In conjunction with World Heart Day, let’s take a look at beans — a food with many hidden health benefits.
Containing a unique nutrient profile that provides a good source of soluble fibre, iron and protein, beans do not have cholesterol and are low in saturated fats. In savoury recipes, beans are usually well matched with tomatoes — a good source of potassium. If it is difficult to obtain raw beans, remember to drain and rinse canned beans well so as to reduce their salt content.
The following recipe is aligned with the Dietary Approaches to Stop Hypertension (DASH) diet principles, as it contains a good amount of calcium, potassium and magnesium, which are micronutrients that help to reduce blood pressure, prevent heart disease, stroke and diabetes. If you are preparing this for the elderly, allow the beans to cook longer for a softer texture.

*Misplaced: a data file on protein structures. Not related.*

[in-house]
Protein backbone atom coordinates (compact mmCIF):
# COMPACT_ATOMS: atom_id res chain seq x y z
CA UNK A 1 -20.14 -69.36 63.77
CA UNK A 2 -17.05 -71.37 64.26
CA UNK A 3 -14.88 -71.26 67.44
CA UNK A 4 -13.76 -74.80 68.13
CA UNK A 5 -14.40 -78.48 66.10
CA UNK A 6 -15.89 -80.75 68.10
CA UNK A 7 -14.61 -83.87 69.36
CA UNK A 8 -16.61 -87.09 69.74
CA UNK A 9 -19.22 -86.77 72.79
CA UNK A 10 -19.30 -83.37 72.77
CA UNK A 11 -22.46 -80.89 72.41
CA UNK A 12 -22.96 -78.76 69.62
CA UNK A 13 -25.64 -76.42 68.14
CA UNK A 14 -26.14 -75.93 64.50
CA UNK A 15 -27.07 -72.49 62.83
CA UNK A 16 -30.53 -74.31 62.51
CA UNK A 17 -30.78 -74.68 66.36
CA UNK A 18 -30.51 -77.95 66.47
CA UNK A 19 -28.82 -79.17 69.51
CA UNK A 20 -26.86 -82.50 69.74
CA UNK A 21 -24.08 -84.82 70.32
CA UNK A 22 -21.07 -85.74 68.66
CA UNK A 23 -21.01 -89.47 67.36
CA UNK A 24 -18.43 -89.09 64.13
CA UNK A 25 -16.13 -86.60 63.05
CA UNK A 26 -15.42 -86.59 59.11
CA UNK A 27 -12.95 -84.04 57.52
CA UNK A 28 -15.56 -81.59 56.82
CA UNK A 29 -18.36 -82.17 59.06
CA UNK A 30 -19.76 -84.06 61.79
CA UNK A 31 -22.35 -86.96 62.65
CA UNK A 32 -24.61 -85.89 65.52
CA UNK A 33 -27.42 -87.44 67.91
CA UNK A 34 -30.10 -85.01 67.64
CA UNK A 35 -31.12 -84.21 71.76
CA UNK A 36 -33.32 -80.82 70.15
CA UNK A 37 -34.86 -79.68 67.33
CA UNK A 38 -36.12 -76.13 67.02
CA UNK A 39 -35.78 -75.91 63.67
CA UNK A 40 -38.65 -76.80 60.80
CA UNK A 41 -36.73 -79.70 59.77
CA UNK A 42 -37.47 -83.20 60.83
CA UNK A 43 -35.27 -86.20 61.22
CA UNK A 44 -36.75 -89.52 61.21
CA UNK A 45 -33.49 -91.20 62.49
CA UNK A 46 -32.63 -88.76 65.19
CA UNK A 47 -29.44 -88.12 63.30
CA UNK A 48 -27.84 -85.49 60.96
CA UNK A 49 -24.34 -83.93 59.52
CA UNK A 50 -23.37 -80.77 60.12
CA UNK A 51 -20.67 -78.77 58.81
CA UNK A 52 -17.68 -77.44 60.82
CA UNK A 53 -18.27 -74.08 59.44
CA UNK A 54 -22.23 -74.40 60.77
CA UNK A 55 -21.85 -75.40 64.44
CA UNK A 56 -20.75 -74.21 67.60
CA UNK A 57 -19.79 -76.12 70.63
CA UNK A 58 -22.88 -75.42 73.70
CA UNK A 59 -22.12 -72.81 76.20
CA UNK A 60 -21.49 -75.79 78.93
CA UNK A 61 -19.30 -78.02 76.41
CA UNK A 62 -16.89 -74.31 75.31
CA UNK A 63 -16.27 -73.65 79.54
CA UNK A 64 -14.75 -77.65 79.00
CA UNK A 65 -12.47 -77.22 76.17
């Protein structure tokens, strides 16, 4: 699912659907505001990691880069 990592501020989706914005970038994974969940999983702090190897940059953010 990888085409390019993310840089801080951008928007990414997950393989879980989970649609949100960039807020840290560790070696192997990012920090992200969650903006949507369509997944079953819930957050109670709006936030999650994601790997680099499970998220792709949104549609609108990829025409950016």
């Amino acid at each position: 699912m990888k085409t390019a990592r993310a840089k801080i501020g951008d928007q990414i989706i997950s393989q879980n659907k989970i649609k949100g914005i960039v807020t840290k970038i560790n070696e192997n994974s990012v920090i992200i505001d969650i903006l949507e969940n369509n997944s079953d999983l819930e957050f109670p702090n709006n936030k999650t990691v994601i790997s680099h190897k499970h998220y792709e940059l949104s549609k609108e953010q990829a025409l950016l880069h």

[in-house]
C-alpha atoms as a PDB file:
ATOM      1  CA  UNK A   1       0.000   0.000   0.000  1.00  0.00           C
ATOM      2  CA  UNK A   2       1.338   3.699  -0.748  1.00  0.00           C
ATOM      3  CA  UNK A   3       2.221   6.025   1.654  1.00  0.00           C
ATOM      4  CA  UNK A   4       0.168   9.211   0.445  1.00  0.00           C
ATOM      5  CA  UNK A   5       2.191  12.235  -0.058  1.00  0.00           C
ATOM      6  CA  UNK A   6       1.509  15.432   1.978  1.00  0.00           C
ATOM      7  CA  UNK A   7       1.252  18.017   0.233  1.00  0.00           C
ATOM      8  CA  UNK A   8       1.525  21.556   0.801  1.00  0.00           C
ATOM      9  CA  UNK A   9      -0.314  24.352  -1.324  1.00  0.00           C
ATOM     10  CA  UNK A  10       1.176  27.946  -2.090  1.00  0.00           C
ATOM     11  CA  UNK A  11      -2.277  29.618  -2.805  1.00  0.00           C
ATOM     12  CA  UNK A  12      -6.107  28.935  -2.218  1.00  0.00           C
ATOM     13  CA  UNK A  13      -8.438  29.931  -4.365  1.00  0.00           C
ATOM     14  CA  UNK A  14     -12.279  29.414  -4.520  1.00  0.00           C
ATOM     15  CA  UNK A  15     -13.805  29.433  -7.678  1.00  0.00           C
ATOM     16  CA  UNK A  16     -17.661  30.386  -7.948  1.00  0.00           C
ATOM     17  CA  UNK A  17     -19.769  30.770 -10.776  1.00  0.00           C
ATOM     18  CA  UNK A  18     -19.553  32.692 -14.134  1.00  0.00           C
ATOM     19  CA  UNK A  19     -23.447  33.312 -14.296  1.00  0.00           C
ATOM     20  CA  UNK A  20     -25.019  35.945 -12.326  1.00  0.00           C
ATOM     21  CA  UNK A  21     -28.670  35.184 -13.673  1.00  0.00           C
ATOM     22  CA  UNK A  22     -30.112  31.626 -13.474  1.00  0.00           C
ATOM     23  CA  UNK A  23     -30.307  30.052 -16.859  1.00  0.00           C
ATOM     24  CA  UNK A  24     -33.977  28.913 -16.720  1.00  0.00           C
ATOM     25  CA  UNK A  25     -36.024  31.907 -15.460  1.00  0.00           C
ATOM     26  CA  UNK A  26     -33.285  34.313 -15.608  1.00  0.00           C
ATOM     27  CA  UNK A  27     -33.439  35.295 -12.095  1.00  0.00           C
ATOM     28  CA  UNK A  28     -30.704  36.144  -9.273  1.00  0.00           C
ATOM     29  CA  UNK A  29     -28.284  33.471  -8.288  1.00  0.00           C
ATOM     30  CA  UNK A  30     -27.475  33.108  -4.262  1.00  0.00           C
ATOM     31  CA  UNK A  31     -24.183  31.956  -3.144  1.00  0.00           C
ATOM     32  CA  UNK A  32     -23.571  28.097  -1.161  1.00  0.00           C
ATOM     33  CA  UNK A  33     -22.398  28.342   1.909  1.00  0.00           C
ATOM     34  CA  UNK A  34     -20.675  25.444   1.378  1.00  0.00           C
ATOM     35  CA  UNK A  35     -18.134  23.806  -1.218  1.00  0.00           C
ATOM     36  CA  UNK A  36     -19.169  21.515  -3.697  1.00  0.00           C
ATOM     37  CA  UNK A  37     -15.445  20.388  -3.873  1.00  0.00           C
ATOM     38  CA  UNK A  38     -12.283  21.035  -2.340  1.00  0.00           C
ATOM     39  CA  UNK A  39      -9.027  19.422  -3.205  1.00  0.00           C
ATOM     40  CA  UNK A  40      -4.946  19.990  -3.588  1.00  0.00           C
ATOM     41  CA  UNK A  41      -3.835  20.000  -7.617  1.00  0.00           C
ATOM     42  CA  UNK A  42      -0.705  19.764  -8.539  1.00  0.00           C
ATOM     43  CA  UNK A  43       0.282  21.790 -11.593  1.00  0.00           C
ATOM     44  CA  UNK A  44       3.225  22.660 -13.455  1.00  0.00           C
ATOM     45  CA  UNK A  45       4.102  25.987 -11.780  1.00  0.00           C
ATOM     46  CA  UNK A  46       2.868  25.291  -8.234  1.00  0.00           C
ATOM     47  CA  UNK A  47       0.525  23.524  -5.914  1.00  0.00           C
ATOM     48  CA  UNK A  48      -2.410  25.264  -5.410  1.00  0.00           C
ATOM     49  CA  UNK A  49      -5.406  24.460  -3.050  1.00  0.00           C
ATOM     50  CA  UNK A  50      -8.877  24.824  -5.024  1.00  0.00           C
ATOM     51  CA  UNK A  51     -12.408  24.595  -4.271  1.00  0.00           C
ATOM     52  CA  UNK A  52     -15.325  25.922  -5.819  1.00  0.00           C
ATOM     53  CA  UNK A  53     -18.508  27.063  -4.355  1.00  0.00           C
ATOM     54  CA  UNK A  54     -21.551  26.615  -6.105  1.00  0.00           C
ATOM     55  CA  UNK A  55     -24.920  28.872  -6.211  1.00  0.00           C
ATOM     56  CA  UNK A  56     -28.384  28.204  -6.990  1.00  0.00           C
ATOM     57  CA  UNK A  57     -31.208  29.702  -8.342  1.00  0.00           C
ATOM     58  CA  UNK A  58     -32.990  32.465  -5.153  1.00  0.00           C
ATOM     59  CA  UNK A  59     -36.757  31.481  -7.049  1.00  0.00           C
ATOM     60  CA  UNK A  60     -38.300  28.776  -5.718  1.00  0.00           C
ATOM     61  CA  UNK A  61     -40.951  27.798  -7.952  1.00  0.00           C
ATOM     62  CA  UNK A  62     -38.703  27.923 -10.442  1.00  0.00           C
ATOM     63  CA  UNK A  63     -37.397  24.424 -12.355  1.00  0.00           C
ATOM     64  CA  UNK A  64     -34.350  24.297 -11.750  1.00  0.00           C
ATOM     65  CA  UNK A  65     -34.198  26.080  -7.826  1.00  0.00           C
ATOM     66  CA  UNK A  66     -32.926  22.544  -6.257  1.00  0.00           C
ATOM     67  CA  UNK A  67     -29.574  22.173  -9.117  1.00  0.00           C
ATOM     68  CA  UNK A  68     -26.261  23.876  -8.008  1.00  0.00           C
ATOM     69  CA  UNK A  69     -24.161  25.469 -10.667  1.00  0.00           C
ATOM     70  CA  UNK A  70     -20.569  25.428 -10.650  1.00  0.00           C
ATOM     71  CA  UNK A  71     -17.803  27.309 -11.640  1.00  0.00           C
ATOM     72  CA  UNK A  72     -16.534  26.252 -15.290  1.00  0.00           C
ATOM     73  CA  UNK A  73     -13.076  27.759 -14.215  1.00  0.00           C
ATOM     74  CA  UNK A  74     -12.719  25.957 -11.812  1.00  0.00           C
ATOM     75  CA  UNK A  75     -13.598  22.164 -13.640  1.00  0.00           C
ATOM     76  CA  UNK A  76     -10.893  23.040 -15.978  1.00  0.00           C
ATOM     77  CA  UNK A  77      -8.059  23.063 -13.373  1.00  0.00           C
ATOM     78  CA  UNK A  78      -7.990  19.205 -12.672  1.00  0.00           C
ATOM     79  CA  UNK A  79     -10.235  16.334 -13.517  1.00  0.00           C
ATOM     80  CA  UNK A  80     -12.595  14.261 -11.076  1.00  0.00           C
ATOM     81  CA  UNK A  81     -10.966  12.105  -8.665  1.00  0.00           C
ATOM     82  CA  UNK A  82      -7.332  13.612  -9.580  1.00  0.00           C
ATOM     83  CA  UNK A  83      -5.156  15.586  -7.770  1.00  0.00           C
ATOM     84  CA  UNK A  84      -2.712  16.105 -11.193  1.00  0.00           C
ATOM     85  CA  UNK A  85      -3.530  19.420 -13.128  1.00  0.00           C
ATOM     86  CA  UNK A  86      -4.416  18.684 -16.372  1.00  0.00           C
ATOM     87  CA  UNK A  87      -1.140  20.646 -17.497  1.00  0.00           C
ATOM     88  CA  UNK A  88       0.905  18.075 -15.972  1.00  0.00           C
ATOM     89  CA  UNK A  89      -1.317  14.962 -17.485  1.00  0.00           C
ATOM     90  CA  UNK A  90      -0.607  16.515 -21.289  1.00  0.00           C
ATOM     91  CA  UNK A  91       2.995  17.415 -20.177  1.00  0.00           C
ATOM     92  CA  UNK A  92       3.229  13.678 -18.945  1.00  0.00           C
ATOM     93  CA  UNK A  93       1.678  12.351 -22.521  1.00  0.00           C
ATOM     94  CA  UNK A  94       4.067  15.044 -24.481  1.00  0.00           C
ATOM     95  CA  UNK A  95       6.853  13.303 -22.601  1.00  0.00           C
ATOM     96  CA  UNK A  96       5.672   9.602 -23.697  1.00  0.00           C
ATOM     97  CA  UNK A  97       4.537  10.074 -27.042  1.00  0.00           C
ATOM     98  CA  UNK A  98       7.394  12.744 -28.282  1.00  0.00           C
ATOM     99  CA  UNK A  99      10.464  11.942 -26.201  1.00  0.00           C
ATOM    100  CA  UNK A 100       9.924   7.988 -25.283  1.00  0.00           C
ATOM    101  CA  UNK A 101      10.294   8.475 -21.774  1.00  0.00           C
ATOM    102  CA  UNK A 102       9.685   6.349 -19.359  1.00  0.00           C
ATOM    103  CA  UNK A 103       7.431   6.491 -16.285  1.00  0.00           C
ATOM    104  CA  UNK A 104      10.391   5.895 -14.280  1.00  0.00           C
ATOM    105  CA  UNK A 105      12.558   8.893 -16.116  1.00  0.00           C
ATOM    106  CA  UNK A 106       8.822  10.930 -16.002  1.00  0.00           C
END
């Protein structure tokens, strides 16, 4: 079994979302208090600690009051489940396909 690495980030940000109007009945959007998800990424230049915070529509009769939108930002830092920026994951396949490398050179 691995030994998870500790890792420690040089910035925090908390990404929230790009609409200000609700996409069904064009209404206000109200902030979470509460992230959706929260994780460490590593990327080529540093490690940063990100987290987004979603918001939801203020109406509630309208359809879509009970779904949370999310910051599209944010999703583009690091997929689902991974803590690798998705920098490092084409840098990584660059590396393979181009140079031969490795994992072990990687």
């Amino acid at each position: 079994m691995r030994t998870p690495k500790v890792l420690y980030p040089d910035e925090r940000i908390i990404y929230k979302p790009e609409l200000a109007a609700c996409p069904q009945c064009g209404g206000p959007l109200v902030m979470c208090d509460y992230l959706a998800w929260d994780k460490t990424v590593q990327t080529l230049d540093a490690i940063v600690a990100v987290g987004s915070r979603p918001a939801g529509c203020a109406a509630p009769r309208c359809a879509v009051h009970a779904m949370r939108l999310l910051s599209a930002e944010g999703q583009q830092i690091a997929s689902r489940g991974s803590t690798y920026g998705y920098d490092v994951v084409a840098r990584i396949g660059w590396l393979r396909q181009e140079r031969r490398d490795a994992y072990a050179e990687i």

Spicy Kidney Bean Stew Serves 4
- 1 large onion (150g), chopped
- 2 cloves garlic (20g), crushed
- 1 red chilli (5g), deseeded and finely diced
- 1 teaspoon (5g) cumin powder
- 2 teaspoon (10g) paprika
- 2 teaspoon (5g) oregano
- 1 tablespoon olive oil
- 400g tomatoes, chopped
- ½ medium (100g) carrots, diced
- 100g celery, chopped
- 1 medium (140g) yellow capsicum, diced
- 1 can red kidney beans (220g after draining)
- 1 can cannellini beans (220g after draining)
- 120g chick peas
- Heat the olive oil in a pot and add onions, garlic to cook until they are soft. Add the cumin, chili, and paprika, and then cook for a further minute or two to release the aroma.
- Add tomatoes, carrot, celery, capsicum and oregano into the pot. Rinse the beans well and drain off any liquid. Add chickpeas and both kidney and cannellini beans into the pot with 200ml water, and cook gently for 40 minutes while partially covered.
- Add a pinch of corn flour to thicken the stew if it is too watery.
- To complete the meal, serve with a slice of wholegrain toast and salad.
By Quek Wei Lin, Dietitian, Department of Nutrition & Dietetics, Tan Tock Seng Hospital